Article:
• lcd2 says

      Carla, my heart breaks for you! I obviously have no idea why you had such difficulty with the birth of your first son but my sister went through and incredibly similar experience with the birth of her first. She had a midwife as well as my mother with her who was a trained midwife. She went into labour spontaneously at 37 weeks, got to 10cm very quickly but then my nephew got stuck, she tried pushing for a very long time and then started hemorrhaging and his heart stopped beating. Thankfully she delivered at a hospital, it was 12 minutes from when his heart stopped till they got him out and they were able to revive him, he’s 6 now and seems okay thus far, has had intensive follow-up. I just want you know that things like that can happen whether you are super prepared or not. It turns out that my sister has an extremely narrow inner pelvis and couldn’t get him out naturally. Couldn’t know that until labour. She also had a c-section for her 2nd. I feel for you because you sound as though you feel so guilty and I hope that you are not, that’s why I wanted to share my sister’s story, to show you that it can happen to anyone, regardless of their background. Take care.

  3. lcd2 says

    I agree with Laura that we need to research our options prior to birth. Blanket statements are unhelpful. One of my good friends recently had to have an emergency c-section because her midwife told her she was 10cm when she was only 4, she pushed for 2 hours and damaged her cervix. Does that mean I think all midwives are bad? No, this one was incompetent though. Some doctors are amazing at respecting your choices, my OB was amazing at this and encouraged my wish for a natural birth with both my children however I have friends who have had the opposite experience. My friends who are md’s and do deliveries are always conscious about lawsuits though, and will ‘do everything’ to ensure the health of Mom and baby which can clearly lead to unnecessary interventions. It is our responsibility to ensure that are caregivers are not only aware of our wishes but in total agreement of them, regardless of whether they are midwives or doctors.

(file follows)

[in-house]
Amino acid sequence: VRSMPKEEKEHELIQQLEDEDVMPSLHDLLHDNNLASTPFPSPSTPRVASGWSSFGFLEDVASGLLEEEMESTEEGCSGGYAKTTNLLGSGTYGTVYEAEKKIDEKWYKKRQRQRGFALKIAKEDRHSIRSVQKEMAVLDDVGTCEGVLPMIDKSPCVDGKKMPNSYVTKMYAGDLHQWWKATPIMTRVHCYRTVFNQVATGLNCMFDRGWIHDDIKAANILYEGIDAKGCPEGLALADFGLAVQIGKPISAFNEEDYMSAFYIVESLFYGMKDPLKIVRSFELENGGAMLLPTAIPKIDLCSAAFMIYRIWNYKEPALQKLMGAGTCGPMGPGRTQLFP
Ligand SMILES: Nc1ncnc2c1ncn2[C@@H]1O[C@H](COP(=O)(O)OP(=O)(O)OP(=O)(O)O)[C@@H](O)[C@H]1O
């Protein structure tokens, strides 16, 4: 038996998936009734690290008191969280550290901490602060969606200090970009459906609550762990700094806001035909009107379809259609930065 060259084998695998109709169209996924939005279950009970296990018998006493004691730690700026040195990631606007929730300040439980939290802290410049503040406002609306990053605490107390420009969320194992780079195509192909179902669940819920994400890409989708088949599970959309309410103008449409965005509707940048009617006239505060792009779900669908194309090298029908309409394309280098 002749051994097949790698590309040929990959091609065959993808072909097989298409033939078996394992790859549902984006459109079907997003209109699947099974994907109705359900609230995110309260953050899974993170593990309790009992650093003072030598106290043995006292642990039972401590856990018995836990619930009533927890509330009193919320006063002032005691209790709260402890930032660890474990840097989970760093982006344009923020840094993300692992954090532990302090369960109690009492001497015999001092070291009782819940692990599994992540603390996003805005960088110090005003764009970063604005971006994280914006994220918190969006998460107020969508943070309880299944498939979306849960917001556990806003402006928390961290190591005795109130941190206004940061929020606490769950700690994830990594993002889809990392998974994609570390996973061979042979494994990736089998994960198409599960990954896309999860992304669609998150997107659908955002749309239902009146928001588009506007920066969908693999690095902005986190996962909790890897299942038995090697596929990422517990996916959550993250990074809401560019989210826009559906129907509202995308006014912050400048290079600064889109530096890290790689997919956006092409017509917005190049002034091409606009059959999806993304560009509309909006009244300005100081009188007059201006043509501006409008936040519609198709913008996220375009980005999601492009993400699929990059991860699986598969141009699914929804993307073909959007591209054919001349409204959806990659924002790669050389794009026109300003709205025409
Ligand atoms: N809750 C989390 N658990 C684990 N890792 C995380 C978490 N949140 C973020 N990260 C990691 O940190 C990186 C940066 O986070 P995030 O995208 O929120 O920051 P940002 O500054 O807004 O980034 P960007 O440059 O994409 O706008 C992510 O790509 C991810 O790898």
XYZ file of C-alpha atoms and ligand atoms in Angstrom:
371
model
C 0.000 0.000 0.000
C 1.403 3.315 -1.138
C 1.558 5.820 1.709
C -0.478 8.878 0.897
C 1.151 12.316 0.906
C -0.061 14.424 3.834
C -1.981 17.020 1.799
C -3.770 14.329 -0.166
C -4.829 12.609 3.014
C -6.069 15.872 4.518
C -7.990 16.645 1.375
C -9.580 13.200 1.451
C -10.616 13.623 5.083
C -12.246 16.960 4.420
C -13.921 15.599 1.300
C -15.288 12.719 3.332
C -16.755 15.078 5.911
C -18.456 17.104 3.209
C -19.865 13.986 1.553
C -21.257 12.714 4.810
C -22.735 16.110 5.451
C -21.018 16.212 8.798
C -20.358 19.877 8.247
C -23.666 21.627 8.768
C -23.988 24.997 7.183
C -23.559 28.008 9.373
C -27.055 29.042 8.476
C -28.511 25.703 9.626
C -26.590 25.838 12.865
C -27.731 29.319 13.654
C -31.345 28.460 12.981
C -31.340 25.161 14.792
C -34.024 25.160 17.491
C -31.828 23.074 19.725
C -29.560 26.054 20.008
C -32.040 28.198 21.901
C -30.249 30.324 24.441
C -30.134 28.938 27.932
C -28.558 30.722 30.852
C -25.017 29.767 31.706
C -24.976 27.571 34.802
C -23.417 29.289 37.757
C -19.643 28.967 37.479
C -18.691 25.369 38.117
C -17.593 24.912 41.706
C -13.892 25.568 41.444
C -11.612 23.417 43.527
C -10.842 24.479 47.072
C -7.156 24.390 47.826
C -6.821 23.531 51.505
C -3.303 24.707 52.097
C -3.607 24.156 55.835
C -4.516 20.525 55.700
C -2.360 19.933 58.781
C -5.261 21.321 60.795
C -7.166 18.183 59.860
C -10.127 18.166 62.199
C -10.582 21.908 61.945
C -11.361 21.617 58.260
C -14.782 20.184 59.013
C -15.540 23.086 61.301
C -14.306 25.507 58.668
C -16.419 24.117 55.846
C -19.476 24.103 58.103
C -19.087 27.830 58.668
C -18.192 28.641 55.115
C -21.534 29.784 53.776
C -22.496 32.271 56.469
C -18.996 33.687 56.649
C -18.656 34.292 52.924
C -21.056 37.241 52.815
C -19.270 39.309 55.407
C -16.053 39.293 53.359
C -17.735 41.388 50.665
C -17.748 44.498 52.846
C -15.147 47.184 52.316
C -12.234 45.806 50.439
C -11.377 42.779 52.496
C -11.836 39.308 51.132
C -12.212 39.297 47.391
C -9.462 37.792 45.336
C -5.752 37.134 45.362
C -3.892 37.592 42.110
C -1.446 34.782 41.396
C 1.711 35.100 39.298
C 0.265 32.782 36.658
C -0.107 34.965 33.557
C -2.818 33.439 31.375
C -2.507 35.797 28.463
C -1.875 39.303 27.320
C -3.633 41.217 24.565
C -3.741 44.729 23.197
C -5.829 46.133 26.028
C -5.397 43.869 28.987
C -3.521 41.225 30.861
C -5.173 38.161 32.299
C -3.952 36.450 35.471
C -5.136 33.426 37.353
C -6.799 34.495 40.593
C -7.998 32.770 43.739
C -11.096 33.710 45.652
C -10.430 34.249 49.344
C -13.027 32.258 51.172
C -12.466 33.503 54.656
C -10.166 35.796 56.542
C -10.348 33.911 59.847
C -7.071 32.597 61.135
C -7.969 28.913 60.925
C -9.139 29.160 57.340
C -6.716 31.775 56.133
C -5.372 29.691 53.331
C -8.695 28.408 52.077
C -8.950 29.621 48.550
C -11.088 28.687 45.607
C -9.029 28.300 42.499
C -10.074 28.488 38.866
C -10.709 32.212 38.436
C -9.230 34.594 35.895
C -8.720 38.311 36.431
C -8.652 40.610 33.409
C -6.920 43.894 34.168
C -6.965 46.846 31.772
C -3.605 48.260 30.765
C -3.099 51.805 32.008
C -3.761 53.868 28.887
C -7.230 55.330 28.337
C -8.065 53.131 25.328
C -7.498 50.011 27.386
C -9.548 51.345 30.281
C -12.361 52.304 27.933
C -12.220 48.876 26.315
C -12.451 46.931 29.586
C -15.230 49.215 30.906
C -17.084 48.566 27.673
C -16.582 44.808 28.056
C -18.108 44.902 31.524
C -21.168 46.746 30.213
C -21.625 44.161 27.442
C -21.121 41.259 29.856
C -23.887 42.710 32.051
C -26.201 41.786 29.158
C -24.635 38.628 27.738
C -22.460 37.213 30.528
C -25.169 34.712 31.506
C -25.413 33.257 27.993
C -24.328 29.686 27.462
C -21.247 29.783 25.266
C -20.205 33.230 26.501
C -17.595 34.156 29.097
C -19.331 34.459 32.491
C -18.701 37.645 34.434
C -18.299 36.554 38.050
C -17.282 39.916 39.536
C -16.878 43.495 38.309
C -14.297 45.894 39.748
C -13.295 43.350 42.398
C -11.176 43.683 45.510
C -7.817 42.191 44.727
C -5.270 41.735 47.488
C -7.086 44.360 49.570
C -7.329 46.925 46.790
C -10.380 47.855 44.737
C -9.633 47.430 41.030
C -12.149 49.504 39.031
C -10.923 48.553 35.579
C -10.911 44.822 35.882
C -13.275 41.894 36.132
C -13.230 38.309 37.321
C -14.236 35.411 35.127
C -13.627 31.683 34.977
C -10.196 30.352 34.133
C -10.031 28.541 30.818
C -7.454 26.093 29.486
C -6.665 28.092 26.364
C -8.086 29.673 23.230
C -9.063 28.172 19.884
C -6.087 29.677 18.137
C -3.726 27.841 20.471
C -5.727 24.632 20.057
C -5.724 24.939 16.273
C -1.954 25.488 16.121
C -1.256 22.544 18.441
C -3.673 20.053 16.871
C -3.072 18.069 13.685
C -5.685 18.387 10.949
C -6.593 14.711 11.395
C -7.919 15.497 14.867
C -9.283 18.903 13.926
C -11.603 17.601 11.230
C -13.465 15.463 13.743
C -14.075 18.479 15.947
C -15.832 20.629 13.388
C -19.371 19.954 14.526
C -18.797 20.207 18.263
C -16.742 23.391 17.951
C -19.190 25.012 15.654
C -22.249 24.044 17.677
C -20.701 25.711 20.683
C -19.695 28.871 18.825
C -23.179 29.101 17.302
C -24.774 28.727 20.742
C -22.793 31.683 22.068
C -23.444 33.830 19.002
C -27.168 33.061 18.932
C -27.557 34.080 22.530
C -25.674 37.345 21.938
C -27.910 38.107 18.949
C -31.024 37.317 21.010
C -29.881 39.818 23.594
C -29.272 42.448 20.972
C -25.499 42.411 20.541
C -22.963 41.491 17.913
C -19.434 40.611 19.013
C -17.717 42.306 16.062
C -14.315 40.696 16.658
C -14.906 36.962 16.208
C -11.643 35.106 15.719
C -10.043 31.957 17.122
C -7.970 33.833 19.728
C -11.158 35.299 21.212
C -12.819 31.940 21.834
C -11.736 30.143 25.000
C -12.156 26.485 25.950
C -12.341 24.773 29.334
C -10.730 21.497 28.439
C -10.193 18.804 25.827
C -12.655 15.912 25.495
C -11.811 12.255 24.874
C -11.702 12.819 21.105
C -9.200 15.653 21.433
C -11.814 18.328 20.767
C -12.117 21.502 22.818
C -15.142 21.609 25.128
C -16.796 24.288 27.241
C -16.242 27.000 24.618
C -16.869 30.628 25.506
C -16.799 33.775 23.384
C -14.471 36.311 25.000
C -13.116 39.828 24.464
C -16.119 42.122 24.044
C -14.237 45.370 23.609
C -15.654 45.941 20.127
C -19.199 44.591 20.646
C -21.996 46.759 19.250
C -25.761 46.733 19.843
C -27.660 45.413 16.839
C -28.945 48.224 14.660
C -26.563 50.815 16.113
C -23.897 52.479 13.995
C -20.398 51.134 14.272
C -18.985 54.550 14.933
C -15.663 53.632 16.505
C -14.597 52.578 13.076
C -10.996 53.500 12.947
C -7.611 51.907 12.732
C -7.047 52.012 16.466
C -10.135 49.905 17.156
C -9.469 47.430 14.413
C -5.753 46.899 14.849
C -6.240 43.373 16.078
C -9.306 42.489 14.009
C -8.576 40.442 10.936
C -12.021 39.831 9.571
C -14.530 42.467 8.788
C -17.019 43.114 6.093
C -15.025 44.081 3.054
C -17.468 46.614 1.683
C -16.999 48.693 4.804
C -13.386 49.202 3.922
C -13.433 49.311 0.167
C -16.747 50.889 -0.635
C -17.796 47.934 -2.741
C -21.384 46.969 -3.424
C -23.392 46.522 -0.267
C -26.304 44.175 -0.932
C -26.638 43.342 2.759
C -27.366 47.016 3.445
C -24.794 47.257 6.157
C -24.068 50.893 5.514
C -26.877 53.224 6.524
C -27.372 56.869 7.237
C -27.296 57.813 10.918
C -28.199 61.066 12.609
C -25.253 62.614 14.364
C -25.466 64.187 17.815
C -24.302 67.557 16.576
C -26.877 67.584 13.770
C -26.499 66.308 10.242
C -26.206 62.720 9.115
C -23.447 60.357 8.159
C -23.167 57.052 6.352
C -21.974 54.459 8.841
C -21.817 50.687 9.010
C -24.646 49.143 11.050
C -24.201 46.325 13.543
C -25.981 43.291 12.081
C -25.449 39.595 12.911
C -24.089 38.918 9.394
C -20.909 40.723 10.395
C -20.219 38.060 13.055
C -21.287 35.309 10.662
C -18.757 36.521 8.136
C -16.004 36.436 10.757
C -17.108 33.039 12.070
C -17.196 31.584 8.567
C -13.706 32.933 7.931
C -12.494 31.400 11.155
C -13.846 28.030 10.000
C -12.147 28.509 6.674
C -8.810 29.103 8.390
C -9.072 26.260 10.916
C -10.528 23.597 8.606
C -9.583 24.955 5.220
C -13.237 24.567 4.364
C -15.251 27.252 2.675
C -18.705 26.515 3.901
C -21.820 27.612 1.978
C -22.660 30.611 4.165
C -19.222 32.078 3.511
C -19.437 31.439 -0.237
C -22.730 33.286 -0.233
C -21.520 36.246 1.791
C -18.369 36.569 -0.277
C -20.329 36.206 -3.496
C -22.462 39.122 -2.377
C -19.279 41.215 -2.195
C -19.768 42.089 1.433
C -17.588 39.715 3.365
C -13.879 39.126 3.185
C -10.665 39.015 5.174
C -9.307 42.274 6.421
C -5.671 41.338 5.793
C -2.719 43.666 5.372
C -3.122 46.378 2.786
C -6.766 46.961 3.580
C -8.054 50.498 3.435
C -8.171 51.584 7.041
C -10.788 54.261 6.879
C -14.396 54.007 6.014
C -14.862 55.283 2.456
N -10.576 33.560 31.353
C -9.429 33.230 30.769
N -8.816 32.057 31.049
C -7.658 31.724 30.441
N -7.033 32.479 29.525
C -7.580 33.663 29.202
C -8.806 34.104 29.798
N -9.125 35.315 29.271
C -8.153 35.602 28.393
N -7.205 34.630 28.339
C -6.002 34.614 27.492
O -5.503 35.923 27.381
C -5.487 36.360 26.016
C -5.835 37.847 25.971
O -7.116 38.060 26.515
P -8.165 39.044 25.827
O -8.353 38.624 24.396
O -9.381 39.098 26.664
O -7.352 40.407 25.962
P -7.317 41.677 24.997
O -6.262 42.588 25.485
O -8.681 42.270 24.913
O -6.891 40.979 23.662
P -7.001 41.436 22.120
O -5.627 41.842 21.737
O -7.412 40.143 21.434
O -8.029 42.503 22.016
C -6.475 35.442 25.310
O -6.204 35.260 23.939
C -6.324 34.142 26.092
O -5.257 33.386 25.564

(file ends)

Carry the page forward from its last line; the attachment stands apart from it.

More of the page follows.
4. Jespren says

    I disagree with your second to last bullet point. One of the main problems with the ‘standard’ of obgyn care in the U.S./Canada is they are ignoring the numbers in favor of blanket hospital policy which is in stark opposition to the evidence. If the medical community was paying attention to the numbers then they’d have midwives in every hospital who saw the majority of patients, a less than 15% c-section rate, birth tubs, squat bars, birth balls, and other coping mechanicisms freely availible, doctors would willing shadow homebirth midwives, and the ACOG/AMA (and Canadian equivelents) would be legislating *for* birth options and midwives not against them. Many, I’d say nearly all, of the problems you address here could be fixed by the medical establishment actually following evidence based medicine and listening to the statistics and numbers clearly availible. Irgnoring them will only cause the problem to get worse.

    • says

      On a policy-level I totally agree. What I meant (and what obviously wasn’t clear) was that for any given woman in labour, instead of following numbers, follow her and the baby. She’s been pushing for 2 hours? That shouldn’t inherently mean you go to c-section or add pitocin if there are no other indications that anything is wrong. But I totally agree that at a large-scale level we must look at statistics and certainly when deciding policy – at a state or hospital or individual level!